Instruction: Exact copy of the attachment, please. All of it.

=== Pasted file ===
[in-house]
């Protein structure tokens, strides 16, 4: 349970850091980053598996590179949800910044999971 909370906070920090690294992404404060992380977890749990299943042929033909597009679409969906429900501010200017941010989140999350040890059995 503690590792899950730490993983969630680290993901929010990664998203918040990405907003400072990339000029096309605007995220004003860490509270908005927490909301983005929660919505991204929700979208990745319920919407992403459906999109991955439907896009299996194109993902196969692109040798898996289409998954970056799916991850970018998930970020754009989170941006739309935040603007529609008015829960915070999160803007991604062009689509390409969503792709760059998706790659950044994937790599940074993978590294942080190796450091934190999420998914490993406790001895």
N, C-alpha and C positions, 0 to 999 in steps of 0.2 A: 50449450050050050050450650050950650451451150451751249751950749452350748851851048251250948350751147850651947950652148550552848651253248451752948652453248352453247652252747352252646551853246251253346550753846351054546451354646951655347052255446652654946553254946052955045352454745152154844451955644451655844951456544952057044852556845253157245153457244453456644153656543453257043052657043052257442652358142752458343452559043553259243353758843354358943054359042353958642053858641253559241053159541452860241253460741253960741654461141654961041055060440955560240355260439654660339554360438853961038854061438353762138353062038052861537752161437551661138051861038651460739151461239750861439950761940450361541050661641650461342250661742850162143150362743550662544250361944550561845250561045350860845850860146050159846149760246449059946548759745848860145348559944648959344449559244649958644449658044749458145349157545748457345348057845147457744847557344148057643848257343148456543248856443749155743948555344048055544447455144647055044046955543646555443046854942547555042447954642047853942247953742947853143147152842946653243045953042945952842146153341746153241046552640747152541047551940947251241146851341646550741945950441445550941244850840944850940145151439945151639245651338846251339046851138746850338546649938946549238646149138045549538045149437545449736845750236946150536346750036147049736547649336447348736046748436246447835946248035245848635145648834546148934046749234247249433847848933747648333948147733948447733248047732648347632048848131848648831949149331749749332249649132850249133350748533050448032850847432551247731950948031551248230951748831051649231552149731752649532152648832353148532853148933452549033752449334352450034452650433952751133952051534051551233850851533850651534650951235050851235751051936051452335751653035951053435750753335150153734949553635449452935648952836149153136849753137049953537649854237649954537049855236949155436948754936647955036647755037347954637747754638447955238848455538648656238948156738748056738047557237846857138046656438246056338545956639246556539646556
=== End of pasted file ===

[in-house]
């Protein structure tokens, strides 16, 4: 349970850091980053598996590179949800910044999971 909370906070920090690294992404404060992380977890749990299943042929033909597009679409969906429900501010200017941010989140999350040890059995 503690590792899950730490993983969630680290993901929010990664998203918040990405907003400072990339000029096309605007995220004003860490509270908005927490909301983005929660919505991204929700979208990745319920919407992403459906999109991955439907896009299996194109993902196969692109040798898996289409998954970056799916991850970018998930970020754009989170941006739309935040603007529609008015829960915070999160803007991604062009689509390409969503792709760059998706790659950044994937790599940074993978590294942080190796450091934190999420998914490993406790001895």
N, C-alpha and C positions, 0 to 999 in steps of 0.2 A: 50449450050050050050450650050950650451451150451751249751950749452350748851851048251250948350751147850651947950652148550552848651253248451752948652453248352453247652252747352252646551853246251253346550753846351054546451354646951655347052255446652654946553254946052955045352454745152154844451955644451655844951456544952057044852556845253157245153457244453456644153656543453257043052657043052257442652358142752458343452559043553259243353758843354358943054359042353958642053858641253559241053159541452860241253460741253960741654461141654961041055060440955560240355260439654660339554360438853961038854061438353762138353062038052861537752161437551661138051861038651460739151461239750861439950761940450361541050661641650461342250661742850162143150362743550662544250361944550561845250561045350860845850860146050159846149760246449059946548759745848860145348559944648959344449559244649958644449658044749458145349157545748457345348057845147457744847557344148057643848257343148456543248856443749155743948555344048055544447455144647055044046955543646555443046854942547555042447954642047853942247953742947853143147152842946653243045953042945952842146153341746153241046552640747152541047551940947251241146851341646550741945950441445550941244850840944850940145151439945151639245651338846251339046851138746850338546649938946549238646149138045549538045149437545449736845750236946150536346750036147049736547649336447348736046748436246447835946248035245848635145648834546148934046749234247249433847848933747648333948147733948447733248047732648347632048848131848648831949149331749749332249649132850249133350748533050448032850847432551247731950948031551248230951748831051649231552149731752649532152648832353148532853148933452549033752449334352450034452650433952751133952051534051551233850851533850651534650951235050851235751051936051452335751653035951053435750753335150153734949553635449452935648952836149153136849753137049953537649854237649954537049855236949155436948754936647955036647755037347954637747754638447955238848455538648656238948156738748056738047557237846857138046656438246056338545956639246556539646556